The BookCycle chest located at UpTown Waterloo Public Square. • TEGAN THUSS URBAN EXPLORING EDITOR

The BookCycle chest located at UpTown Waterloo Public Square. • TEGAN THUSS URBAN EXPLORING EDITOR



Occupy Toronto and Andrew Carnegie inspire BookCycle and Little Free Library

Tegan Thuss
CCE URBAN EXPLORING EDITOR


In a city geared towards technological advances, books seem to have become secondary to tablets and e-readers. However, programs like Book Cycle and Little Free Library are promoting reading and sharing books throughout the community.

Gena Meldazy, Carmen Peters and Ashley Kruger are the organizers and founders of BookCycle, inspired in part by the Occupy protest movement. They started the project, known as the citizen library, with the help of the City of Waterloo.

While taking photographs at Occupy Toronto, Meldazy witnessed two protestors barricade themselves in the citizens’ library tent. These two protestors said they would come peacefully, once a promise was made that the books and information would be donated to those without access to such information. “This really made a huge impression on me,” said Meldazy. “One of the things that I got out of it was [the importance o‰f] open access and transparency and better access to information.”

It was especially important to Meldazy that she encourages certain groups to read more. “Reading rates and literacy rates for women are lower than they were 10 years ago,” she said. But she also wanted to make sure that everyone is reading. “The project asks the city and members of the community to self-curate an installation,” Meldazy said. “It asks members of the community who may not interact on a regular basis to intentionally come together around it and think about ‘is this something important to us as a city and as a neighbourhood?’”

The first year the program went above and beyond expectations. They initially thought that by September they would be out of books and have to shut down, but they ended up having many boxes donated by both public and anonymous donors. “It was to the point where we didn’t have room and had to put them in our garage,” said Meldazy The group is already pondering the next iteration of the project. “We can be more visible on Twitter and have a way to draw more people in and make it more fun for people to participate,” Meldazy said.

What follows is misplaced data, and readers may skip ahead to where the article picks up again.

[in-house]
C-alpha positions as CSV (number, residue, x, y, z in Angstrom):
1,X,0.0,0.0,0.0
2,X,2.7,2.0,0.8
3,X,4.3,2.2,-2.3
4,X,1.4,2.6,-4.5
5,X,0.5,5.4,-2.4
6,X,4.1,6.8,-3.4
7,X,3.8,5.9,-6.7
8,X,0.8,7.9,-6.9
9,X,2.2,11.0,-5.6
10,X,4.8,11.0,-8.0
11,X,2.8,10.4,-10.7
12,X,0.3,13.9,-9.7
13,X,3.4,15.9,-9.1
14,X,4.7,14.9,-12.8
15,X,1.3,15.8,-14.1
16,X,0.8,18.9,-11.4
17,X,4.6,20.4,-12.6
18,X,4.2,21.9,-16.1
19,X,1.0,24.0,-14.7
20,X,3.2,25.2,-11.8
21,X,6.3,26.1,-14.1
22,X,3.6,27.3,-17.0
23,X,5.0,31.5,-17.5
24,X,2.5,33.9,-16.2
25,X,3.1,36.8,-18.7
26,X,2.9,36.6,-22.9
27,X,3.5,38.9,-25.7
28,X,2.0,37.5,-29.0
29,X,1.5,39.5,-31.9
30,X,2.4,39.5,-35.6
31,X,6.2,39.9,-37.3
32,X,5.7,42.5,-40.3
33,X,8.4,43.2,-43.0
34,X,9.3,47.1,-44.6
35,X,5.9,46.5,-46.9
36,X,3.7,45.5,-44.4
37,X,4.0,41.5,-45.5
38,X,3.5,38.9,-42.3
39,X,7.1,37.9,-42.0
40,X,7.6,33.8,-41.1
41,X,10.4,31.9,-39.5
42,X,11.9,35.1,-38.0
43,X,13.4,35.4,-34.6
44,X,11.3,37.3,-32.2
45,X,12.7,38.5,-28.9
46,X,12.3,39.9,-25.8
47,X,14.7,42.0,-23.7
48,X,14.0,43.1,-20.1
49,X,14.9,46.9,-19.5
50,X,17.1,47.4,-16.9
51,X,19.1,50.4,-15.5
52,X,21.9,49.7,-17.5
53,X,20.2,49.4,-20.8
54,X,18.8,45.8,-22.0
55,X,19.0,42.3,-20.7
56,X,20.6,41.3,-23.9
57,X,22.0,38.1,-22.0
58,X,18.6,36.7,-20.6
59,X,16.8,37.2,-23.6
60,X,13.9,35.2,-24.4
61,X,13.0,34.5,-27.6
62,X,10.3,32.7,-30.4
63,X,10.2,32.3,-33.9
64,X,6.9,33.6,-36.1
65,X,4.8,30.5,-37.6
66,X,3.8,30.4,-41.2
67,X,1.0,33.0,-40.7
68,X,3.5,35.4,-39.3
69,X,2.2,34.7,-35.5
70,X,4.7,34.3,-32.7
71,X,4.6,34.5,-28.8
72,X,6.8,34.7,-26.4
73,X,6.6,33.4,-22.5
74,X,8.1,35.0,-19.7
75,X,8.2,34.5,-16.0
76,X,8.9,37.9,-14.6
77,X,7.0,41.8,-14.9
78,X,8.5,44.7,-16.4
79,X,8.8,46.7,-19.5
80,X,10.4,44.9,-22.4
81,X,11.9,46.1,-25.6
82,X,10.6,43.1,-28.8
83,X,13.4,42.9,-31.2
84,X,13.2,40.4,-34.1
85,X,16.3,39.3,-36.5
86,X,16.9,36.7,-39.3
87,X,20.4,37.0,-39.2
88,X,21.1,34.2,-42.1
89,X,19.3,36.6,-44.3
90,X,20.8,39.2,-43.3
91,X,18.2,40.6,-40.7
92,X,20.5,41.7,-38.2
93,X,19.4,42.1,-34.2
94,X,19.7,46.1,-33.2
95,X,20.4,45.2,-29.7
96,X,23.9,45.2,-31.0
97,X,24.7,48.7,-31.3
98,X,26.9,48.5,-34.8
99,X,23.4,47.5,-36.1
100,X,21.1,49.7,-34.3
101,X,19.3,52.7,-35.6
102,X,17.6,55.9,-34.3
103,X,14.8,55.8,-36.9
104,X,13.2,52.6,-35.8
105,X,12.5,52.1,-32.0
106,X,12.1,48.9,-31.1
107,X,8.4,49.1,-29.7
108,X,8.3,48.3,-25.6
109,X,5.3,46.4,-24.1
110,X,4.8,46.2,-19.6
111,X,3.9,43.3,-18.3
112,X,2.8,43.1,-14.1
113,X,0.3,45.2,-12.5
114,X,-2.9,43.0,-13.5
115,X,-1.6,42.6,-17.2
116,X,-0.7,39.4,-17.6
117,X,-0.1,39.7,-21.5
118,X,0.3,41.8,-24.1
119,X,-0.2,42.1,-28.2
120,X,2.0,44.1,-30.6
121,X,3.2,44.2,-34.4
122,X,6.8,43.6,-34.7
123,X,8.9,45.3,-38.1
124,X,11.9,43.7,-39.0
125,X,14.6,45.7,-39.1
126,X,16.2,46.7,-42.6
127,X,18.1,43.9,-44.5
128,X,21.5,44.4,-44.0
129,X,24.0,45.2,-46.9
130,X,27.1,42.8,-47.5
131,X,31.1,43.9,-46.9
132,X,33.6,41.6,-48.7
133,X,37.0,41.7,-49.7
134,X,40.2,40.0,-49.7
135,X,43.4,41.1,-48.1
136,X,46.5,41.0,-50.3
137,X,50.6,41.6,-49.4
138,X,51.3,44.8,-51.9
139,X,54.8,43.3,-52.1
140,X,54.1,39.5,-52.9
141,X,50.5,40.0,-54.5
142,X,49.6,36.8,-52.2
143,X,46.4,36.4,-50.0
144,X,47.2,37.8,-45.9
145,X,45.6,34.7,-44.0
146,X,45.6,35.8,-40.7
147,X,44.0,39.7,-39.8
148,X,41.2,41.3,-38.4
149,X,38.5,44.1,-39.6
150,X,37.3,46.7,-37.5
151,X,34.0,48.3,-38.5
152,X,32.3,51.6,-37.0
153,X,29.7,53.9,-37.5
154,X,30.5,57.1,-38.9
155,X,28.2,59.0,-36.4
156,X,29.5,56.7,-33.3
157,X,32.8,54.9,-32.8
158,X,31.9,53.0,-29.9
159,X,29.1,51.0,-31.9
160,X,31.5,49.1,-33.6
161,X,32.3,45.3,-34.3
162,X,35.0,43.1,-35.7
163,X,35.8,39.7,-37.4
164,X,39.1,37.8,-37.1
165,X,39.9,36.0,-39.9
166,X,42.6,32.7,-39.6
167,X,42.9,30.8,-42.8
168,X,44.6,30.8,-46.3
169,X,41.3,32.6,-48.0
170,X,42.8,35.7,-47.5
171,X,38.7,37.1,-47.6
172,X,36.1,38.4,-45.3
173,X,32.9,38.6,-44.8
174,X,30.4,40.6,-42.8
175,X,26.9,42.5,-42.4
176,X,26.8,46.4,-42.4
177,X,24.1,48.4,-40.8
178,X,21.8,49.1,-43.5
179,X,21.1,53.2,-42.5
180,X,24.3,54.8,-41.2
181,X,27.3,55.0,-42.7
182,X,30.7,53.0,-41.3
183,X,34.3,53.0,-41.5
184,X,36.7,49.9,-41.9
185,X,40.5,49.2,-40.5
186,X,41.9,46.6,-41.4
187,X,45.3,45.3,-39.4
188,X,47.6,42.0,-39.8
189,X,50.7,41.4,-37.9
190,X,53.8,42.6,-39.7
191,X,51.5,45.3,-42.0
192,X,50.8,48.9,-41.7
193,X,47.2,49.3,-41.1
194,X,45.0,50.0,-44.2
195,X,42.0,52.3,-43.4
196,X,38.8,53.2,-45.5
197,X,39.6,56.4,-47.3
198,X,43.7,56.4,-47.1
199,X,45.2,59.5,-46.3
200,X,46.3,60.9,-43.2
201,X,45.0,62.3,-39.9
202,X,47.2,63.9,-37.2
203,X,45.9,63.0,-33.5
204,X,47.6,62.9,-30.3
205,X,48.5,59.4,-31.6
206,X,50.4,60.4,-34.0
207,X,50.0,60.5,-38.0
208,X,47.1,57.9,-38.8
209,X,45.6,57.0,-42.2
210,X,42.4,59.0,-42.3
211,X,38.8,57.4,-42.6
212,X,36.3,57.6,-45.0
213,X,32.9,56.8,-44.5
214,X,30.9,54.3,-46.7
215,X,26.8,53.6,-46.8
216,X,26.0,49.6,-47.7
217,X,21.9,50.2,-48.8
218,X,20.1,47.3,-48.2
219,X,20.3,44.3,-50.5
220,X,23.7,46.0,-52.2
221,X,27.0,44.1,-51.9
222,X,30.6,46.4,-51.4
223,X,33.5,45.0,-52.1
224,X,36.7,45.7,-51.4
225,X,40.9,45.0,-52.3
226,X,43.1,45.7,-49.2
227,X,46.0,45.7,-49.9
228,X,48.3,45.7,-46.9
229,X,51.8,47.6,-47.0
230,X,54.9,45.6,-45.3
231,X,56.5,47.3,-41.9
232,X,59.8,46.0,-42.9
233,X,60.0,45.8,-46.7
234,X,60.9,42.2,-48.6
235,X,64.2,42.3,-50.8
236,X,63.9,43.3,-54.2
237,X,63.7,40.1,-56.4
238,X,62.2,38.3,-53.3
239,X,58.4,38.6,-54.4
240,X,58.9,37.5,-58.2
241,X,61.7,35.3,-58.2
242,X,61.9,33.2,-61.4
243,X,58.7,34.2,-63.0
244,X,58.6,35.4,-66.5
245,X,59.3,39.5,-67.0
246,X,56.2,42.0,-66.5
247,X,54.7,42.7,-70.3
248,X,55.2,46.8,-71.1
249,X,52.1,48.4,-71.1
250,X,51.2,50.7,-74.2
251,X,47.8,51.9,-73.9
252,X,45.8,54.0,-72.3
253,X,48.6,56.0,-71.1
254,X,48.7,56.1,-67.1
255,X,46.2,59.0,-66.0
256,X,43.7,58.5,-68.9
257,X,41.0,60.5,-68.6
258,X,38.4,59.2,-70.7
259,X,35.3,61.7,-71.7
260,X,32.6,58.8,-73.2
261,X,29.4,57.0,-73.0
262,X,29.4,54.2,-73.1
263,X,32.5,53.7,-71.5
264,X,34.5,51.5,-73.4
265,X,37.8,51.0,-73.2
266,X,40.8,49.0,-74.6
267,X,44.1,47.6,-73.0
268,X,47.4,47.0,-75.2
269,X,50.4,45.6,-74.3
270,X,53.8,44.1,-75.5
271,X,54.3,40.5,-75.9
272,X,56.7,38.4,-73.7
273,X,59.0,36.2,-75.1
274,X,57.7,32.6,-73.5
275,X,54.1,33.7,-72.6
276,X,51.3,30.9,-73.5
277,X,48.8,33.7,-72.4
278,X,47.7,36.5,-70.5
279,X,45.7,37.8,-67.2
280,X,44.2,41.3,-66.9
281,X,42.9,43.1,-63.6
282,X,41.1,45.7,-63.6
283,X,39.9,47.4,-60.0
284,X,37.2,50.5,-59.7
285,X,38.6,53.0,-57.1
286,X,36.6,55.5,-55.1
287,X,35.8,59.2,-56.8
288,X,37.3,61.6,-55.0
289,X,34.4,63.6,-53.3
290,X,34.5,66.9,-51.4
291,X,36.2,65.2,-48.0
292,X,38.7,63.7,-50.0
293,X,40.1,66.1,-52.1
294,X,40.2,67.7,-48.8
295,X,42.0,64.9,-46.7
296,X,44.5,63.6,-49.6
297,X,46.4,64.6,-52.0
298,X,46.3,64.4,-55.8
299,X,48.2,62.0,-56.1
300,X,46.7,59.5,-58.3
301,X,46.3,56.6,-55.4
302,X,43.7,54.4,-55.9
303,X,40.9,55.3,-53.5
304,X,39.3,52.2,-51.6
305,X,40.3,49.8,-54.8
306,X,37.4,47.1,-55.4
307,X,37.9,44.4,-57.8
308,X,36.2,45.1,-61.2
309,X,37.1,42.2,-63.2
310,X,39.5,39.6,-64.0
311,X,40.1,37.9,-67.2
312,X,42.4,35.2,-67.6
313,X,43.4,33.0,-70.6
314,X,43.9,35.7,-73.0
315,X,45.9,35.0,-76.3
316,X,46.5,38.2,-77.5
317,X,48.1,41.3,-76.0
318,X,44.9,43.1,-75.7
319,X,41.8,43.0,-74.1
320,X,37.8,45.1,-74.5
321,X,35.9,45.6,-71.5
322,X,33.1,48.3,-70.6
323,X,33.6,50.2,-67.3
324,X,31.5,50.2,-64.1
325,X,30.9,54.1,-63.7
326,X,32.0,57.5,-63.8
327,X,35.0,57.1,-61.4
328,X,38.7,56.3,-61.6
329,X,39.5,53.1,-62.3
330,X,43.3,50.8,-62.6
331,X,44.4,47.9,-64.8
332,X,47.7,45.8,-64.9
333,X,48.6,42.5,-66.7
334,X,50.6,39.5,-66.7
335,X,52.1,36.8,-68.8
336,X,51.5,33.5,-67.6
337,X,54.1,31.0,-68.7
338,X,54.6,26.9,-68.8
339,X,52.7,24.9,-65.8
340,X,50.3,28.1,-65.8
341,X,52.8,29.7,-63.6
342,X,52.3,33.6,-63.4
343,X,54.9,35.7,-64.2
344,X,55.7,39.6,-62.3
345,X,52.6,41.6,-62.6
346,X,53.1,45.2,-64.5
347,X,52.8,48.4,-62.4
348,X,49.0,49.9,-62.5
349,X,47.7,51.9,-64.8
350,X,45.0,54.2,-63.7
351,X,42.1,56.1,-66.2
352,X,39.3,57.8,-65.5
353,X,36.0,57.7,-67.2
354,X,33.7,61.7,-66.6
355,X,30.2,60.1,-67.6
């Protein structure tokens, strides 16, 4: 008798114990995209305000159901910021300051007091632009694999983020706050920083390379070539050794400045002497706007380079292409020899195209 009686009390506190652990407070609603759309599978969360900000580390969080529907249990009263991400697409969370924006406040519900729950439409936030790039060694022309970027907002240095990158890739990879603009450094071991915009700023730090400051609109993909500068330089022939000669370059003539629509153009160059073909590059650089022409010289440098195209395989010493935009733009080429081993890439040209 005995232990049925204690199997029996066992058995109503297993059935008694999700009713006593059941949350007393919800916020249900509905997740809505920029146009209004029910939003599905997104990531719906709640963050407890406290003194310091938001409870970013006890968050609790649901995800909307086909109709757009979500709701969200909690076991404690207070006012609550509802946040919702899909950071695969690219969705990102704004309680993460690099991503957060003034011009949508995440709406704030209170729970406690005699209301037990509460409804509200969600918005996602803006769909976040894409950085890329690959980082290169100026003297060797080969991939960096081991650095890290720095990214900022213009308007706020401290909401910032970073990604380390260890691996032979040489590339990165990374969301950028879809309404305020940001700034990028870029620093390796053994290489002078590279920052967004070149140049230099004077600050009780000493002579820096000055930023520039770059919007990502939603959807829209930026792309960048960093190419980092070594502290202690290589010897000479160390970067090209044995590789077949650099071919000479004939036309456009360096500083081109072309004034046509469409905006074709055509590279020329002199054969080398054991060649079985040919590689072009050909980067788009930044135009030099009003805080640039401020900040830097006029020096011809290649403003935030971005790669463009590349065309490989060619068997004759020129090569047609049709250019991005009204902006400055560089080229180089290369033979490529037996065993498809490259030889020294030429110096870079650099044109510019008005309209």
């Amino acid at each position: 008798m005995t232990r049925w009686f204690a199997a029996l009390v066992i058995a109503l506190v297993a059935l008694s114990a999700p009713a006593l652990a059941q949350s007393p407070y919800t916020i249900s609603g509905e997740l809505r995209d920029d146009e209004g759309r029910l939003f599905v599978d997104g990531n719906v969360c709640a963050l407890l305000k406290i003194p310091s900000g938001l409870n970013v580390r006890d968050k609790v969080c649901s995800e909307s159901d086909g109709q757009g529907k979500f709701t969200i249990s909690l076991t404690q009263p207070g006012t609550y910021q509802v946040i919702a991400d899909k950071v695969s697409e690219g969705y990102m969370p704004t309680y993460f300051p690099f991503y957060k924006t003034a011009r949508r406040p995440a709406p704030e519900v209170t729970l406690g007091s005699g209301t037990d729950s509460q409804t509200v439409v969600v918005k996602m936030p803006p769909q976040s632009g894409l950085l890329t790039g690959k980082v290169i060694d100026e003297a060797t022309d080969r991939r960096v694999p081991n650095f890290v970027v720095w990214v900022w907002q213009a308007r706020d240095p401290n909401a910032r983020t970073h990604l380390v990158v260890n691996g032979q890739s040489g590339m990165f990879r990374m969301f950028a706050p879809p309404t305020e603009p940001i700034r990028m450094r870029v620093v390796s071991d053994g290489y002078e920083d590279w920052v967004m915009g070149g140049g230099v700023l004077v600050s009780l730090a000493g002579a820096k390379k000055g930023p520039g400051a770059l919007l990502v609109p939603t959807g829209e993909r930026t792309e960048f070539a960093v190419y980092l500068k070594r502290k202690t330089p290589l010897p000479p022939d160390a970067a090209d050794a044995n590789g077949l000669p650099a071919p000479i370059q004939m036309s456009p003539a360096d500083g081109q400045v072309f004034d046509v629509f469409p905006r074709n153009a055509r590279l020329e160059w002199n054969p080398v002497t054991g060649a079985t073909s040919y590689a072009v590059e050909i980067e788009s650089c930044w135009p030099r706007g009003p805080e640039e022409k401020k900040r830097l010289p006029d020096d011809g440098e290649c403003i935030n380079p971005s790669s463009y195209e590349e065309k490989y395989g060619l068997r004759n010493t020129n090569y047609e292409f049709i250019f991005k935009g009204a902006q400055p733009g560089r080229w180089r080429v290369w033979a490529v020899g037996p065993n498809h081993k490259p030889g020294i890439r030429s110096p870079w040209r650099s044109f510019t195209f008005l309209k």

Plans for 2014 include plenty of ideas, like a vending machine book dispenser or the possibility of combining the installation with another art installation in the UpTown Waterloo Public Square.

While BookCycle is a politically inspired information sharing program, Little Free Library is a program focused solely on promoting literacy and book sharing within our community.

In 2009, Little Free Library began when Todd Bol of Hudson, Wisconsin decided to create a schoolhouse themed mailbox, in honour of his mother, which he filled with books and set in his front yard as a means of sharing them with his neighbours. They loved it so much he went about creating more and giving them away. He connected with Rick Brooks of Madison, Wisconsin and together formed Little Free Library. Their goal was to create 2,510 Little Free Libraries, based on the amount of free public libraries American philanthropist Andrew Carnegie supported around the turn of the 20th century. This goal has already been surpassed and the Little Free Library world community is continuously growing.

Christopher Leishman created the first Little Free Library box in Kitchener-Waterloo, which he placed on his front lawn in August 2012. It was so successful that he has since been asked to talk about his Little Free Library at different book sharing associations, has had people from as far as London, Ontario stop by for a book and has been so inundated with literature that he has had to give some away.

A year after the first installation, there are now five Little Free Libraries in Kitchener-Waterloo. Luckily for us, between BookCycle and Little Free Library, there is no lack of places to go find a great book to curl up and read.